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Lankford Condemns Iran for Firing at Israel; Calls for US to Put Pressure on Iranian Regime

CLICK HERE to watch Lankford’s Q&A on YouTube.

WASHINGTON, DC – Senator James Lankford (R-OK) today spoke on the Senate floor in support of Israel days after Iran recklessly launched over 300 drones and missiles at Israel. Lankford reiterated that America must be clear in its support for Israel. Lankford also remembered the 1,200 people who were slaughtered and the 253 who were taken hostage on October 7, 2023, at the Nova Festival site, which Lankford recently visited.

Following Iran’s unprecedented attack, Lankford sent a letter to US Secretary of State Antony Blinken to call on him to revoke the visa of Iranian Foreign Minister Hossein Amir-Abdollahian ahead of his planed travel to the United National Security Council meeting on April 18, 2024, in New York City, New York. In the letter Lankford states that Amir-Abdollahian is a senior card-carrying member of the Islamic Revolutionary Guard Corps (IRGG) and has direct ties to the heinous October 7, 2023, terrorist attack on Israel and the ongoing attacks that Iran continues to orchestrate through Hamas, Hezbollah, Palestinian Islamic Jihad, and the Houthis. 

Lankford is the co-founder and the co-chair of the Senate Abraham Accords Caucus which was established in order to build on the success of the historic Abraham Accords under the Trump Administration. For decades, Congress has played a key role in promoting peace between Israel and its neighbors, which the region showed it has moved toward peace after Iran’s attack over the weekend. The Caucus works to provide an opportunity to strengthen the Abraham Accords by encouraging continued partnerships among the existing Abraham Accords countries and expanding the agreement to include countries that do not currently have diplomatic relations with Israel. Lankford along with Senator Jacky Rosen (R-NV) led an historic, bipartisan delegation visit to the Abraham Accord countries, including Israel, in January 2023. 


It’s been just six months and a week since October 7. The whole world was shaken as a flood, as they actually called it, an Al-Aqsa Flood, of Hamas terrorists came through the wall separating Gaza and Israel in multiple places, and over the next several hours they murdered 1200 Israelis. They took 253 hostages, including 133 that are still hostage still today. Six months and a week. Last week, now I guess nine days ago, I was in Israel. I spent time with Israelis, to meet with multiple leaders and get a chance to talk to different folks in different parts of the country, to see what’s going on, on the ground. 

This is a painful moment for the entire world, but definitely a painful moment for Israel and for the entire region. We think back just seven months ago, and all the conversation was normalization between Saudi Arabia and Israel. Then a group of Hamas terrorists stepped in and killed as many people as they possibly could, in an effort to also kill that normalization that’s happening around the entire region. To do whatever they could to drive a wedge, and so that peace could not continue to advance in the region. What’s happened since then has been painful for the entire world to watch, but it’s been really painful for the people of that region more than anyone else.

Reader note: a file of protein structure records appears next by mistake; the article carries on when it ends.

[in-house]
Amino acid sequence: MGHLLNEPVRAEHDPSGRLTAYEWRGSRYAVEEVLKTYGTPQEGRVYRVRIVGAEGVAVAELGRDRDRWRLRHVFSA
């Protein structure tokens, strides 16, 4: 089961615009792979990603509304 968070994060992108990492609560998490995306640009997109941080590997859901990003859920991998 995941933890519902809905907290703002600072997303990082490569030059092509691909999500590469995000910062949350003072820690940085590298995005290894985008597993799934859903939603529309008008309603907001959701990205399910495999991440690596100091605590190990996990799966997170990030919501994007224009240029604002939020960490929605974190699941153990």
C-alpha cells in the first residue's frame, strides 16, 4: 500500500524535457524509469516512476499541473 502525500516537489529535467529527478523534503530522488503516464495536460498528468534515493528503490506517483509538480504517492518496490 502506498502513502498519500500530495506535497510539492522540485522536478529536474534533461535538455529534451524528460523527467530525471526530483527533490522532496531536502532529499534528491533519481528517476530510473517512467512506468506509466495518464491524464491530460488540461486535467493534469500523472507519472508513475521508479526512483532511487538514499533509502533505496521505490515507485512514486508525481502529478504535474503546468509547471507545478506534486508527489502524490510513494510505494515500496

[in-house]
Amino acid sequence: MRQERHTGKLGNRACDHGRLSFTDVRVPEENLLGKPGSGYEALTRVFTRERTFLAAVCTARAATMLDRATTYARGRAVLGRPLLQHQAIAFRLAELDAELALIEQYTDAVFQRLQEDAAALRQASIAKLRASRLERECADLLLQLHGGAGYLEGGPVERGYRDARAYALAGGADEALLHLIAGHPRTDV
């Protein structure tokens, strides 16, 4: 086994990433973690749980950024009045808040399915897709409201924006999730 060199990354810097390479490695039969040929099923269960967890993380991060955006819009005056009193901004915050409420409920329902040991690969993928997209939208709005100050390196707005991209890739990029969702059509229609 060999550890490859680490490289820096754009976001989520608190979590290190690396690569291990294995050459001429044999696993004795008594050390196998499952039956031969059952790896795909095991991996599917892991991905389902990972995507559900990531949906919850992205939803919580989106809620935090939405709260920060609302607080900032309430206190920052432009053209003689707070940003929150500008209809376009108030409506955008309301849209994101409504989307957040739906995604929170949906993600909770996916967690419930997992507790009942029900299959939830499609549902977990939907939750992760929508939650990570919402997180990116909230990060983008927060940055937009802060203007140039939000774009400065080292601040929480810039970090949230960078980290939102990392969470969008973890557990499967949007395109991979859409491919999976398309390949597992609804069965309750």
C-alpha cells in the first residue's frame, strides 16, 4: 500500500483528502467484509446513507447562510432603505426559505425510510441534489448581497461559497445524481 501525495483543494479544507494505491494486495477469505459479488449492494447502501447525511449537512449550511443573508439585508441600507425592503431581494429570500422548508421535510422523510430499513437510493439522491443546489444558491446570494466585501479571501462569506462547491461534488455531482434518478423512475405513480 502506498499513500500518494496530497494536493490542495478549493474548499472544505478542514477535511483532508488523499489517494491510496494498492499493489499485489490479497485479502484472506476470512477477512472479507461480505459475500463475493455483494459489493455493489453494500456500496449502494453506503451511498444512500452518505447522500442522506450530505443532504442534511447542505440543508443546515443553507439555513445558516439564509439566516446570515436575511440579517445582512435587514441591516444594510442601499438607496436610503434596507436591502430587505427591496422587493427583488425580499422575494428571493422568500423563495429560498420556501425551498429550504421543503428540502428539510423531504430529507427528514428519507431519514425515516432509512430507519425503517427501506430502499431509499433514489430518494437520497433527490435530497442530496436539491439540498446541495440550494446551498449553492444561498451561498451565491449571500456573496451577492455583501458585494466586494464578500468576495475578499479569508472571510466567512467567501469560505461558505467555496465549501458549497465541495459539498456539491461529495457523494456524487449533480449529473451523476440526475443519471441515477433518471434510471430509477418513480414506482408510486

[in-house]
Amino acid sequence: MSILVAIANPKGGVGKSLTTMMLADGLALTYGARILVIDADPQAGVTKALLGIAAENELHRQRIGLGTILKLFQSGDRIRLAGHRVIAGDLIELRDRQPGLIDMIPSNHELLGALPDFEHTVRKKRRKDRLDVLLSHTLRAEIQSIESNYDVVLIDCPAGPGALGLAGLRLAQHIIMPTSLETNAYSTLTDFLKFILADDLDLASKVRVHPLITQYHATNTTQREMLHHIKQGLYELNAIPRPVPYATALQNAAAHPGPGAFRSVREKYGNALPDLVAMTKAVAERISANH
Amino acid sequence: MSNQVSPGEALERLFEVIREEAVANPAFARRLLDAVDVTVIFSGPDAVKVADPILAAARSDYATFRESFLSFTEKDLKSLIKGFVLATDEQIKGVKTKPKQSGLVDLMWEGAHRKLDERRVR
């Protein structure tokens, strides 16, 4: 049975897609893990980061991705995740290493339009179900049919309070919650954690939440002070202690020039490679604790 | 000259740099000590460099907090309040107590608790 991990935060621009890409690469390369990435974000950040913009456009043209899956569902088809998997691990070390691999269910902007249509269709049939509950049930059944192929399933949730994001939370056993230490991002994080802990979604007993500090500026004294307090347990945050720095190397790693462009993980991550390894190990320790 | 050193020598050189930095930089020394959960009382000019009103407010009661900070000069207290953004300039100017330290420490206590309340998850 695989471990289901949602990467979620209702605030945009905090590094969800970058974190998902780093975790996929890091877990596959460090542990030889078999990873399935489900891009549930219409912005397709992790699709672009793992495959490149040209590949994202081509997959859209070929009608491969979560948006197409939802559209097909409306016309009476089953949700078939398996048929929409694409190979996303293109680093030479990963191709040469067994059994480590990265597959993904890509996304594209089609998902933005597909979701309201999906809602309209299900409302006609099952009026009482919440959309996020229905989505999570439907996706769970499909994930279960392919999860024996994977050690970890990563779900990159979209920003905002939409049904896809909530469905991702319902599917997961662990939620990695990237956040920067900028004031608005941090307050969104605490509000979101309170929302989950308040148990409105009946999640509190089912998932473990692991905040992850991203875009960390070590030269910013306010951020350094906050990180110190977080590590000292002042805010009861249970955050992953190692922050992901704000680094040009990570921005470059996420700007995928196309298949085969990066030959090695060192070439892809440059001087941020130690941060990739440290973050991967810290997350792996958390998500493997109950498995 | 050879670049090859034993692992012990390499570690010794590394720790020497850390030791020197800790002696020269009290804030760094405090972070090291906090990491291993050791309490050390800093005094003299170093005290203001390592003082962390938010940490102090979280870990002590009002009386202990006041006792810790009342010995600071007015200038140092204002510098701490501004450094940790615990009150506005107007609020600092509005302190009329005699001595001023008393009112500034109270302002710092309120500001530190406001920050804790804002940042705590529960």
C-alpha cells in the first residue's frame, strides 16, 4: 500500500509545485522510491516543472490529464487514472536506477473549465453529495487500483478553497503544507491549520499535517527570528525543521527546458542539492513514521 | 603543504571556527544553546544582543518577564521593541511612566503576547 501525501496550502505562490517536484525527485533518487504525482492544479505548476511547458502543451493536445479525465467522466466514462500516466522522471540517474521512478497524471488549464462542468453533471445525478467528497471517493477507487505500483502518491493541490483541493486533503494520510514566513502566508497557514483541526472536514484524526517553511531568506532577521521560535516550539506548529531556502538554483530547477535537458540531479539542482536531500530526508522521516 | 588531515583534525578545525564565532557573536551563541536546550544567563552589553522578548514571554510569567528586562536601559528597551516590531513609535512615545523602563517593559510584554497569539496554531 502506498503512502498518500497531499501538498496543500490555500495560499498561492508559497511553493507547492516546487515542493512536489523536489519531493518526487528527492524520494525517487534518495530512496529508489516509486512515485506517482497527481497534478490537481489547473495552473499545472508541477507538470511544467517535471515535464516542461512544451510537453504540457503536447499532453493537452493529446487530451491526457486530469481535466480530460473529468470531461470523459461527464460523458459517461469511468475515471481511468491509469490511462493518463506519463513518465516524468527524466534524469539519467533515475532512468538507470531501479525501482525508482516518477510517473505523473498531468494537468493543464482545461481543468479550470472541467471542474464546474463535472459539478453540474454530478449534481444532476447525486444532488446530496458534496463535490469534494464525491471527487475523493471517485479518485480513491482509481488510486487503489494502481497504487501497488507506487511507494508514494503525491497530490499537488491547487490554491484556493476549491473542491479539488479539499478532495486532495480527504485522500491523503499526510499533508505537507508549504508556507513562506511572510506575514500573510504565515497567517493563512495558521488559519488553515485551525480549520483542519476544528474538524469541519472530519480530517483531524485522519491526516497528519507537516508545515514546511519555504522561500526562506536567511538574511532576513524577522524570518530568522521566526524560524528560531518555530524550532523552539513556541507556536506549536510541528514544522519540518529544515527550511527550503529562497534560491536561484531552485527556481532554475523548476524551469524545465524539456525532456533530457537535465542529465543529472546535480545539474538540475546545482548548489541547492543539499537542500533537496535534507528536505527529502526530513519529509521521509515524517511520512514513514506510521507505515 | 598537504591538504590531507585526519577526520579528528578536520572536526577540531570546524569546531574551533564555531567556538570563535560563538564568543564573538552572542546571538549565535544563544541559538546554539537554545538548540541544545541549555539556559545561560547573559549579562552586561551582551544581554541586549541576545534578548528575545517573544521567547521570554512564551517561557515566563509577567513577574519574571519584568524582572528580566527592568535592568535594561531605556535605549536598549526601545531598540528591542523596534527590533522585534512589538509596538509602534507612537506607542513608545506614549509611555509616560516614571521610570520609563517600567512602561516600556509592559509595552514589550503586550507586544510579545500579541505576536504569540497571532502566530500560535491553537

I traveled to the far southern tip of Israel, along the border with Egypt, to be able to meet with folks in that area. To be able to talk about the relationship between Israel, Egypt, and what’s happening day to day. I traveled to the Kibbutz literally on the border with Gaza that are now vacant, empty, and devastated. I can’t begin to explain to this body, unless you’ve seen it before, the pain of walking through a large Kibbutz where there were hundreds of people that lived just a few months ago, now to see every building shot up, with bullet holes, burned, destroyed, and think at 6:38 that morning, during a Jewish holiday on that Saturday morning, October 7, many people were still asleep, when a group of Hamas terrorists came into their homes and murdered many in that village, and took many hostages from that Kibbutz. We could literally walk by the doors, and the person walking with us could say that family died, that family is a hostage, that family died, and go door to door as we walk around to be able to see it. 

The person who was walking us through couldn’t even walk us through his own home, which is obliterated, and his son’s home right there, who died, and then he could point to Gaza and say my other son is over there in Gaza right now. At the same time, flowers were blooming and the grounds were beautiful, and you realize the irony of this moment. Hostages being held in Gaza, families that are struggling every single day trying to make sense of this craziness, and trying to figure out why a peaceful Kibbutz, living their lives, farming, manufacturing, was overrun by a group of terrorists. Right up the road, we stopped by the Nova Festival site, which is an absolutely beautiful location for an outdoor concert, gatherings, has been for years. Trees, the setting, just beautiful. The day we were there, there were echoing noises of artillery fired off literally within hundreds of yards of us, as we were meeting with folks that survived the Nova Festival. A person in particular we got to chat with, and to be able to pick her brain about what happens next was one ne one of the bomb shelters because there was a launch of missiles, but then those bomb shelters became places where they were sitting ducks for the terrorists with gunfire.